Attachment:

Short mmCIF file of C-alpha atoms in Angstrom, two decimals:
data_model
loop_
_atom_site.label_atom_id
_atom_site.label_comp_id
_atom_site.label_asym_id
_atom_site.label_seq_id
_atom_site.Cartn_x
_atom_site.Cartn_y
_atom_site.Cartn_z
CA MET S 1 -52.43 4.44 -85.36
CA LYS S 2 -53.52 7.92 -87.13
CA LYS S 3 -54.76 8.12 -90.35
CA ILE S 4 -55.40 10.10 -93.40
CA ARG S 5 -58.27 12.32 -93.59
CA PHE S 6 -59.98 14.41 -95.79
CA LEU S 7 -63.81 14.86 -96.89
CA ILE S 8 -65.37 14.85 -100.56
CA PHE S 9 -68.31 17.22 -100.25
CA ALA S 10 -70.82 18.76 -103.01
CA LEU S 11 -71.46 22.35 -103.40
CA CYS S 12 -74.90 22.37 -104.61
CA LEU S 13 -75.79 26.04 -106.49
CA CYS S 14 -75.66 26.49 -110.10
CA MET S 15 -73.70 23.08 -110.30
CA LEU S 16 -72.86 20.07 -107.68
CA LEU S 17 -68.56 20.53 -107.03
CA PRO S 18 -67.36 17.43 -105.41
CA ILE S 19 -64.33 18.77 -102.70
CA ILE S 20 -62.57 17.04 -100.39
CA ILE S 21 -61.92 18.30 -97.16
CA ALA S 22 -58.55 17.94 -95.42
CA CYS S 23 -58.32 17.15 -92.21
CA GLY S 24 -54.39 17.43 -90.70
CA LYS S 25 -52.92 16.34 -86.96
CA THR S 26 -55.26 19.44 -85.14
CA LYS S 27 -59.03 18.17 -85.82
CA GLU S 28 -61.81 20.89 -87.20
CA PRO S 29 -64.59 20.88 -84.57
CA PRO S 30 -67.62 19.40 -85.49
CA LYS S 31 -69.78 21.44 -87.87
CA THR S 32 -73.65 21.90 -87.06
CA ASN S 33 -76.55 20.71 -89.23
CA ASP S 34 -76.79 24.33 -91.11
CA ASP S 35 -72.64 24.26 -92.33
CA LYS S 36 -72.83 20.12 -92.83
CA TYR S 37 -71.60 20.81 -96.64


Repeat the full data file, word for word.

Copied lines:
Short mmCIF file of C-alpha atoms in Angstrom, two decimals:
data_model
loop_
_atom_site.label_atom_id
_atom_site.label_comp_id
_atom_site.label_asym_id
_atom_site.label_seq_id
_atom_site.Cartn_x
_atom_site.Cartn_y
_atom_site.Cartn_z
CA MET S 1 -52.43 4.44 -85.36
CA LYS S 2 -53.52 7.92 -87.13
CA LYS S 3 -54.76 8.12 -90.35
CA ILE S 4 -55.40 10.10 -93.40
CA ARG S 5 -58.27 12.32 -93.59
CA PHE S 6 -59.98 14.41 -95.79
CA LEU S 7 -63.81 14.86 -96.89
CA ILE S 8 -65.37 14.85 -100.56
CA PHE S 9 -68.31 17.22 -100.25
CA ALA S 10 -70.82 18.76 -103.01
CA LEU S 11 -71.46 22.35 -103.40
CA CYS S 12 -74.90 22.37 -104.61
CA LEU S 13 -75.79 26.04 -106.49
CA CYS S 14 -75.66 26.49 -110.10
CA MET S 15 -73.70 23.08 -110.30
CA LEU S 16 -72.86 20.07 -107.68
CA LEU S 17 -68.56 20.53 -107.03
CA PRO S 18 -67.36 17.43 -105.41
CA ILE S 19 -64.33 18.77 -102.70
CA ILE S 20 -62.57 17.04 -100.39
CA ILE S 21 -61.92 18.30 -97.16
CA ALA S 22 -58.55 17.94 -95.42
CA CYS S 23 -58.32 17.15 -92.21
CA GLY S 24 -54.39 17.43 -90.70
CA LYS S 25 -52.92 16.34 -86.96
CA THR S 26 -55.26 19.44 -85.14
CA LYS S 27 -59.03 18.17 -85.82
CA GLU S 28 -61.81 20.89 -87.20
CA PRO S 29 -64.59 20.88 -84.57
CA PRO S 30 -67.62 19.40 -85.49
CA LYS S 31 -69.78 21.44 -87.87
CA THR S 32 -73.65 21.90 -87.06
CA ASN S 33 -76.55 20.71 -89.23
CA ASP S 34 -76.79 24.33 -91.11
CA ASP S 35 -72.64 24.26 -92.33
CA LYS S 36 -72.83 20.12 -92.83
CA TYR S 37 -71.60 20.81 -96.64